miles of the district, and to be seized or possessed of real or personal estate, or both, to the value of £500 in districts of less than 20,000 inhabitants, or of £1,000 in districts of 20,000 or more inhabitants; or to be rated to the poor in the district on an annual value of £15 where the district had less than 20,000, or £30 where it had 20,000 or more inhabitants. Improvement Commissioners and Local Boards become Urban District Councils under the new Act, and cease to be elected by the plural vote. There will now, notwithstanding any provision to the contrary in any local act, be no ex-officio members, and the election will take place under the Ballot Act. Some additional powers are conferred by the Act on the Urban District Councils, which for that purpose include Town Councils.

A Rural Sanitary District consisted of that portion of the area of a Poor Law Union that remained after the subtraction of any Urban Sanitary District, or part of an Urban Sanitary District comprised in the Poor Law Union. It was under the jurisdiction of the Rural Sanitary Authority, and that authority was constituted of those members of the Board of Guardians who represented the parishes composing the Rural Sanitary District, or who as ex-officio guardians resided in that district. In effect the new Act, subject to the abolition of ex-officio guardians, continues this arrangement by making the rural district councillors the representatives of the areas for which they are elected on the Board of Guardians; but the Rural Sanitary Authority become the Rural District Council, and have additional powers as to highways and other matters.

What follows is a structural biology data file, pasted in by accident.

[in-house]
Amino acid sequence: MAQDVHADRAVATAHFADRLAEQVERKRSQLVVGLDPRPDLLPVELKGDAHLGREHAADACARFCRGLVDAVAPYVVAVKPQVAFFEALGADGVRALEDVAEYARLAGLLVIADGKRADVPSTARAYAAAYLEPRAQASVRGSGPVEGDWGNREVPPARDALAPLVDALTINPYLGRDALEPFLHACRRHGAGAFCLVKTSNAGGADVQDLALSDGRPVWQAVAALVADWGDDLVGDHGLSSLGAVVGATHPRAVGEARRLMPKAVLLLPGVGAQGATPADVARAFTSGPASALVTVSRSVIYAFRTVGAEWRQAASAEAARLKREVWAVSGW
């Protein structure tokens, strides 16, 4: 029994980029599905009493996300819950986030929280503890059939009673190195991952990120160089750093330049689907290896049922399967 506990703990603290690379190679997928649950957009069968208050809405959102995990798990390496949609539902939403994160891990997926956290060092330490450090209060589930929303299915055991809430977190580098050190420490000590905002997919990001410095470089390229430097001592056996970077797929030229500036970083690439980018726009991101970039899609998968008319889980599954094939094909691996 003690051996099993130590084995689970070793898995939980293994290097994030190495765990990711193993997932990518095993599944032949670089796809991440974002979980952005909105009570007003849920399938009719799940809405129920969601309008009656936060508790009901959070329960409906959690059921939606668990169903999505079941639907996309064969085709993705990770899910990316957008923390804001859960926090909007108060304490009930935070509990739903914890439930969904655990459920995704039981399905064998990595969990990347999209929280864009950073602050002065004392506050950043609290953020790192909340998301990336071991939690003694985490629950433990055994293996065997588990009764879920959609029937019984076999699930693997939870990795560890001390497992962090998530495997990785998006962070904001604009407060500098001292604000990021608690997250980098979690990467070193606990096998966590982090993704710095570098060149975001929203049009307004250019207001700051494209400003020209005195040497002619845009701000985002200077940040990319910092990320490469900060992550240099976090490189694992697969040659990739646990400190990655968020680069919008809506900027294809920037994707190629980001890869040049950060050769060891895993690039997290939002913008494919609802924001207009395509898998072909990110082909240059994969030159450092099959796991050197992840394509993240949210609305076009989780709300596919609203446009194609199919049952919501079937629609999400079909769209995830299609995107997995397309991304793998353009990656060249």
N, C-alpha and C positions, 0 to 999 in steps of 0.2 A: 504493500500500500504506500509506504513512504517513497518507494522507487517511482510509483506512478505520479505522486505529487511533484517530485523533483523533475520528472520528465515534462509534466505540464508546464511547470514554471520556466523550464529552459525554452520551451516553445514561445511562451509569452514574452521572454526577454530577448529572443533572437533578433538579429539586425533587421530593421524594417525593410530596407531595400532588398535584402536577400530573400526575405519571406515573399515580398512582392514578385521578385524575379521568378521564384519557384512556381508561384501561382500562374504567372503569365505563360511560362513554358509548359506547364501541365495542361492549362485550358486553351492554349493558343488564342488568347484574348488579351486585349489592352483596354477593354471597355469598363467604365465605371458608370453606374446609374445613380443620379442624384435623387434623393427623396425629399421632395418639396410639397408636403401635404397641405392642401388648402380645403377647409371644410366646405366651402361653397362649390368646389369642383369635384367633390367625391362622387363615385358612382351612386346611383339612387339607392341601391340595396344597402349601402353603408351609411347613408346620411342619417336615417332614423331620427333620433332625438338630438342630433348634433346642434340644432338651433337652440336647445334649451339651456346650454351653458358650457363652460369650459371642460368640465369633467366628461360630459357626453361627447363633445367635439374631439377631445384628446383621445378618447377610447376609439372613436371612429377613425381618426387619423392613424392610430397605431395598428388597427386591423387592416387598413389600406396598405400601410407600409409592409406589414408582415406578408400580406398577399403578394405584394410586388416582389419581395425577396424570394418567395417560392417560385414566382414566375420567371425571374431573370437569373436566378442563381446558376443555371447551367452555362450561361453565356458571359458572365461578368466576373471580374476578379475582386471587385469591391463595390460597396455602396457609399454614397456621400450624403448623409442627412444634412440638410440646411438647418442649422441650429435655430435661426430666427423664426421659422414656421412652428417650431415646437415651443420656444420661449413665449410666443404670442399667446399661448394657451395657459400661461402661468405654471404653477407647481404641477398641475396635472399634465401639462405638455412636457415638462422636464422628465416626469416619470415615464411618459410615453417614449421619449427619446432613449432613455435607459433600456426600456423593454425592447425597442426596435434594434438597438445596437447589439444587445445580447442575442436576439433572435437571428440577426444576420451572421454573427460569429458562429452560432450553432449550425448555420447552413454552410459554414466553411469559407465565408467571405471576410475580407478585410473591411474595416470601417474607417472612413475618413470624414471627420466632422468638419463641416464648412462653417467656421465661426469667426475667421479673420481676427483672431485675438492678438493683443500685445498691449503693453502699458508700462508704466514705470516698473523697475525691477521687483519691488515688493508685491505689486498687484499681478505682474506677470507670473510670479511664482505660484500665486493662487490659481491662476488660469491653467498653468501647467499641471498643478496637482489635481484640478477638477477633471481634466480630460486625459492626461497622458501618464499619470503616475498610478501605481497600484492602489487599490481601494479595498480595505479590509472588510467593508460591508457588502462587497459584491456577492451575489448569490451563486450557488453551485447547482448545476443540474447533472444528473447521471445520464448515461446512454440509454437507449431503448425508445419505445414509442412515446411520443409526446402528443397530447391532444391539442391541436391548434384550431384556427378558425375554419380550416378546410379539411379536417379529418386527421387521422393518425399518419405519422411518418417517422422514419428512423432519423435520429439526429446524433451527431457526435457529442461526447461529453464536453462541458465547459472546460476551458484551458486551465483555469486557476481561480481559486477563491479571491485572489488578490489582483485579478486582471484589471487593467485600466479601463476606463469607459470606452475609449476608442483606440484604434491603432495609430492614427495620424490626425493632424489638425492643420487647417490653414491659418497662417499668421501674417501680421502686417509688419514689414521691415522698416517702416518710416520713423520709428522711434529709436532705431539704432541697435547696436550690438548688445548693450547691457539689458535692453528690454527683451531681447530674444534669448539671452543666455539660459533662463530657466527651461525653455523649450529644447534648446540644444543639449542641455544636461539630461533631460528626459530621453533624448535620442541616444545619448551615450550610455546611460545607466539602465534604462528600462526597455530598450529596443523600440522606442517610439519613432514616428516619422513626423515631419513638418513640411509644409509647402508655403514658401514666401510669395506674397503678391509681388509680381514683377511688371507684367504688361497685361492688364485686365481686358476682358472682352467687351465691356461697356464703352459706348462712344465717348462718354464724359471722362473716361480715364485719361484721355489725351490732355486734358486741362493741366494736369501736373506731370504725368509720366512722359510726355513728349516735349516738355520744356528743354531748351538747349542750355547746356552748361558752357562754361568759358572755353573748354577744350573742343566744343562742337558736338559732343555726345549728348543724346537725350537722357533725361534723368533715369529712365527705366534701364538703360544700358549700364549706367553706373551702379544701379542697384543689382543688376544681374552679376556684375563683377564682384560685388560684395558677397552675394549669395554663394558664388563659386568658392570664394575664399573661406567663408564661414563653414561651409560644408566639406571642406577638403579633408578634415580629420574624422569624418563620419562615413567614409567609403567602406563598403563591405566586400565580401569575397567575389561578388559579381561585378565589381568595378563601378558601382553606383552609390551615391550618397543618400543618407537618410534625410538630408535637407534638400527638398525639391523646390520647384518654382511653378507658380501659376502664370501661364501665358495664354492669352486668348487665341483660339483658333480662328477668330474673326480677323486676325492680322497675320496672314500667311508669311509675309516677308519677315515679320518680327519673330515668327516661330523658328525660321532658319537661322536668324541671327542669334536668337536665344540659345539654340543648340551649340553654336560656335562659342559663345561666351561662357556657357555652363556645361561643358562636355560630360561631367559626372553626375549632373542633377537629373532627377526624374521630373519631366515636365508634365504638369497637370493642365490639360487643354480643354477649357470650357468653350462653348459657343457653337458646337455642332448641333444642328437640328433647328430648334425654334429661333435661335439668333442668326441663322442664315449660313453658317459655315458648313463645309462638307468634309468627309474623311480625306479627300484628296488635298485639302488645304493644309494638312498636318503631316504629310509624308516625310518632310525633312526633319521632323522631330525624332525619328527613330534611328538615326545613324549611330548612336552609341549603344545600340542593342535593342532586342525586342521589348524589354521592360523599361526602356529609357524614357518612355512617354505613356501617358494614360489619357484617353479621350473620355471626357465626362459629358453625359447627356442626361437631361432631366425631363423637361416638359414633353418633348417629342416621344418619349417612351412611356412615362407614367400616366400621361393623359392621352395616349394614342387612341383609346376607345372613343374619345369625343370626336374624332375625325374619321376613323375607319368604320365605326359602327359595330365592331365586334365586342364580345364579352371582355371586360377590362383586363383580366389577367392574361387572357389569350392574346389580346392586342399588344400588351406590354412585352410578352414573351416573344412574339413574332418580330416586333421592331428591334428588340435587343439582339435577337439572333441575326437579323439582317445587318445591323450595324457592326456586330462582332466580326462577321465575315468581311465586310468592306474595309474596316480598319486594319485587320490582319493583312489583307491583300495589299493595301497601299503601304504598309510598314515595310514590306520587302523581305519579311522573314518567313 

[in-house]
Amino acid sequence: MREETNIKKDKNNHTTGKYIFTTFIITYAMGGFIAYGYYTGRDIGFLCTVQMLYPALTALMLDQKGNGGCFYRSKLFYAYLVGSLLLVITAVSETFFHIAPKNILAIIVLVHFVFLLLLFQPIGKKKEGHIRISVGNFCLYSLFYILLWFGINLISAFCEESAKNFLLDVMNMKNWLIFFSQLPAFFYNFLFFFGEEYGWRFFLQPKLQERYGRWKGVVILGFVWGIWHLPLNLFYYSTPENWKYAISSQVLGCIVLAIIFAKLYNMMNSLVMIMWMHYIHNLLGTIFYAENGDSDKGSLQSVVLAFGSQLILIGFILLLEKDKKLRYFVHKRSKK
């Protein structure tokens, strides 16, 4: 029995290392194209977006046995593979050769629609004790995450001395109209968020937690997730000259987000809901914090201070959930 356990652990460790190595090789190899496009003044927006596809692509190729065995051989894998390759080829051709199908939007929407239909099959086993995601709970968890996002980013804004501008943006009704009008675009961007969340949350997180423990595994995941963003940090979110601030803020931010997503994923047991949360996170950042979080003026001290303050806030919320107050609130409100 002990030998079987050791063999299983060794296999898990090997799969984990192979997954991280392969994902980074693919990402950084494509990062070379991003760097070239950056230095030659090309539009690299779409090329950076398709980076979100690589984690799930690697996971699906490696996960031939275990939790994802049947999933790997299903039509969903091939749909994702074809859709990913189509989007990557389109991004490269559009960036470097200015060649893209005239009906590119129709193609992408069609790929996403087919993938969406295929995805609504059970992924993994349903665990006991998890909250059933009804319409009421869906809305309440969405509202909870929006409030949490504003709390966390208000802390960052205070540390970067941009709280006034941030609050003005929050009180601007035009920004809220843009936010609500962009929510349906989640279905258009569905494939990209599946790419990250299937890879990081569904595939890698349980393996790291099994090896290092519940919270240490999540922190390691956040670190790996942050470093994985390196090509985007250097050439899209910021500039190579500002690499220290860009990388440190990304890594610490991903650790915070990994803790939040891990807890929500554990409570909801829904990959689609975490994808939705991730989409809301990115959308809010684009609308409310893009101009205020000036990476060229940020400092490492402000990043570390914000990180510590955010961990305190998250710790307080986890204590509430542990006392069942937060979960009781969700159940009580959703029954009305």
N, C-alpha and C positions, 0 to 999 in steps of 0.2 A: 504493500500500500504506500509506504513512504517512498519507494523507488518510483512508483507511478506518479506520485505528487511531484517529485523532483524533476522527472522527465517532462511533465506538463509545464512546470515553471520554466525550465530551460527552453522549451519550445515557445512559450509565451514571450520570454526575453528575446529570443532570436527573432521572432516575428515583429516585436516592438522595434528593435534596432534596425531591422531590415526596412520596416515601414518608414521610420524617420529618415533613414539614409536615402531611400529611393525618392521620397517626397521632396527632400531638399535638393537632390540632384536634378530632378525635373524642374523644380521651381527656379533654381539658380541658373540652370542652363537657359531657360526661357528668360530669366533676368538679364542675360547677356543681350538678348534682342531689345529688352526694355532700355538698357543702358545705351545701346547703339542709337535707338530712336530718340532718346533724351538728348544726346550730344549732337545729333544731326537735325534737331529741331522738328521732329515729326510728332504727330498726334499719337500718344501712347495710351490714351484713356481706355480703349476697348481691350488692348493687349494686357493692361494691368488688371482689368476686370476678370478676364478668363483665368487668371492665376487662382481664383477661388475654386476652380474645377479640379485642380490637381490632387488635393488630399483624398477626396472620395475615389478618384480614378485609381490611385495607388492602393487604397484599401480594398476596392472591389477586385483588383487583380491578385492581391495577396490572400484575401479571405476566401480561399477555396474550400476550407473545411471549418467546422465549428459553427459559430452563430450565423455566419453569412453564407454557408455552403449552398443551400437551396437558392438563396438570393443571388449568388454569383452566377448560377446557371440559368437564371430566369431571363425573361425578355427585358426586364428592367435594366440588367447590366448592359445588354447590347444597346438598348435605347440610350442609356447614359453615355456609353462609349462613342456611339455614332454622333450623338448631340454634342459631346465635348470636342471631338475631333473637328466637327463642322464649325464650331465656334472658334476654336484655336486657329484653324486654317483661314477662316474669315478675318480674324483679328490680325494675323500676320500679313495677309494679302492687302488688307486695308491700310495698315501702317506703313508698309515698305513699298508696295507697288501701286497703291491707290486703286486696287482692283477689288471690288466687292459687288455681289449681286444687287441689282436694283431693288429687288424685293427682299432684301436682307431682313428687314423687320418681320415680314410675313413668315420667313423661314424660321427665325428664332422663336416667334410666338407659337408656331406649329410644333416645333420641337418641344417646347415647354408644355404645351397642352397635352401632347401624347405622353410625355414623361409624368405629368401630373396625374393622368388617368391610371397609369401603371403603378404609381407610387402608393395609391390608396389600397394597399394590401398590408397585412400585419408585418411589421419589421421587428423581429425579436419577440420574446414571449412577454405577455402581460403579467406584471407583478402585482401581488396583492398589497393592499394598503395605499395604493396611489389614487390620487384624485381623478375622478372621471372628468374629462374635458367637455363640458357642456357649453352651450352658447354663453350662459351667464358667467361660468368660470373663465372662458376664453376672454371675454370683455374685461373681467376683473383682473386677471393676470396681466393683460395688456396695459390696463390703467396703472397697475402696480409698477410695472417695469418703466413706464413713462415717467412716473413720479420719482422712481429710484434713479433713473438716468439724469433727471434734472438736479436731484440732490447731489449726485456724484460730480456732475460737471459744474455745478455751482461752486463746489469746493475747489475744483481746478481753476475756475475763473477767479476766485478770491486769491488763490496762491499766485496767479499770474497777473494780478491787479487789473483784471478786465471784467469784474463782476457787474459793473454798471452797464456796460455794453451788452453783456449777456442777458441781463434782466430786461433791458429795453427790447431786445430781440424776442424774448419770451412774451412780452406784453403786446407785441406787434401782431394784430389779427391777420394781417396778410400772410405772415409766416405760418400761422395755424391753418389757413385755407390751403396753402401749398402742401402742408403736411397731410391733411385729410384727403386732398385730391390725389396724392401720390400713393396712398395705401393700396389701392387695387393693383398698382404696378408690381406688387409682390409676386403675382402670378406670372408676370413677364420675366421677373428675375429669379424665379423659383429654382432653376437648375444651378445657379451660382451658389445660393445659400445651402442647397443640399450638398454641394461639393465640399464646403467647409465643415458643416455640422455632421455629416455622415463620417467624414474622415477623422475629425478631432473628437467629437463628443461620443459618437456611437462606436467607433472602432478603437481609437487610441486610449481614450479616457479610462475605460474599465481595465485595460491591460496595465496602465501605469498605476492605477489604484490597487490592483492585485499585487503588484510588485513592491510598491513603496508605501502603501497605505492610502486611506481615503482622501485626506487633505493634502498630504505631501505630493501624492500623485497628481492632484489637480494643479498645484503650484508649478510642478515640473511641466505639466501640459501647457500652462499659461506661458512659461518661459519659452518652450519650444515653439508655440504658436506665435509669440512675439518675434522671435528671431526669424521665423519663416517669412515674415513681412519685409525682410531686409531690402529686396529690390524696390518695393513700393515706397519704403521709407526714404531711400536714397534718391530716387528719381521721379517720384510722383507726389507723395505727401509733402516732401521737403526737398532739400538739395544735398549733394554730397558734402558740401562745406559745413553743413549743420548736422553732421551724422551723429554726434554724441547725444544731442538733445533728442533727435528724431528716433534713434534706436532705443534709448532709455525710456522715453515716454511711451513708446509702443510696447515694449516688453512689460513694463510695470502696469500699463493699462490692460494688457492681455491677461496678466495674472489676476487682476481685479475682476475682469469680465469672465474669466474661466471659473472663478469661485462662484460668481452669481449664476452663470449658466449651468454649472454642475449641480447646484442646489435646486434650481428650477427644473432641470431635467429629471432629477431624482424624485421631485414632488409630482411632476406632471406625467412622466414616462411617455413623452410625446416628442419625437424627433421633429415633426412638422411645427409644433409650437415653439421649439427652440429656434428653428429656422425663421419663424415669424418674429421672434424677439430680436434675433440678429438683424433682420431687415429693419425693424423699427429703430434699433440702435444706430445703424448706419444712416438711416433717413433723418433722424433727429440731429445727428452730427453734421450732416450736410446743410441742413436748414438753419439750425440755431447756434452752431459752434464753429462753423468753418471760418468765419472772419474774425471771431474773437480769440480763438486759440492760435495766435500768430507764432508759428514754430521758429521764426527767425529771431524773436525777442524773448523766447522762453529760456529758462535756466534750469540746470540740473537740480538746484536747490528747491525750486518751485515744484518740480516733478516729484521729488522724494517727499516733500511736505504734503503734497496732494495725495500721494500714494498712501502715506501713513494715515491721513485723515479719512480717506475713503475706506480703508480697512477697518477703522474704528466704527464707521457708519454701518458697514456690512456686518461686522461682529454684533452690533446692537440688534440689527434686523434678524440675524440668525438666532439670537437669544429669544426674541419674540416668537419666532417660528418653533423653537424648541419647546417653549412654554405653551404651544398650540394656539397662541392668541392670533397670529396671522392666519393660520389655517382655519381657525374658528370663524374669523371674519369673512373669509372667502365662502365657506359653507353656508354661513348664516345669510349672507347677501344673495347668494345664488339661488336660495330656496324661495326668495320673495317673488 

Of the other local authorities, such as Burial Boards, Inspectors under the Lighting and Watching Act, Commissioners of Public Libraries, Baths and Wash-houses, &c., which exist only in parishes and other places where certain statutes have been adopted, it will be enough for the purpose of these introductory remarks to say that the general policy of the Act is to prevent the future setting up in parishes having a Parish Council of such independent authorities, and to provide that the powers of existing authorities be transferred to the Parish Councils in rural parishes, and to District Councils in urban districts. Further explanations will come more appropriately when the provisions of the Acts relating to the particular authorities in question are dealt with.


The constitution of County Councils is not affected by the Act, but their powers of control over other authorities are strengthened and enlarged. For the general purpose of providing that every parish shall be situated within one county district, and that every such district shall be within one county, extensive powers to adjust the areas and boundaries of parishes and districts are conferred on County Councils. Parishes may also be grouped and divided by County Councils for the election of Parish Councils and Boards of Guardians.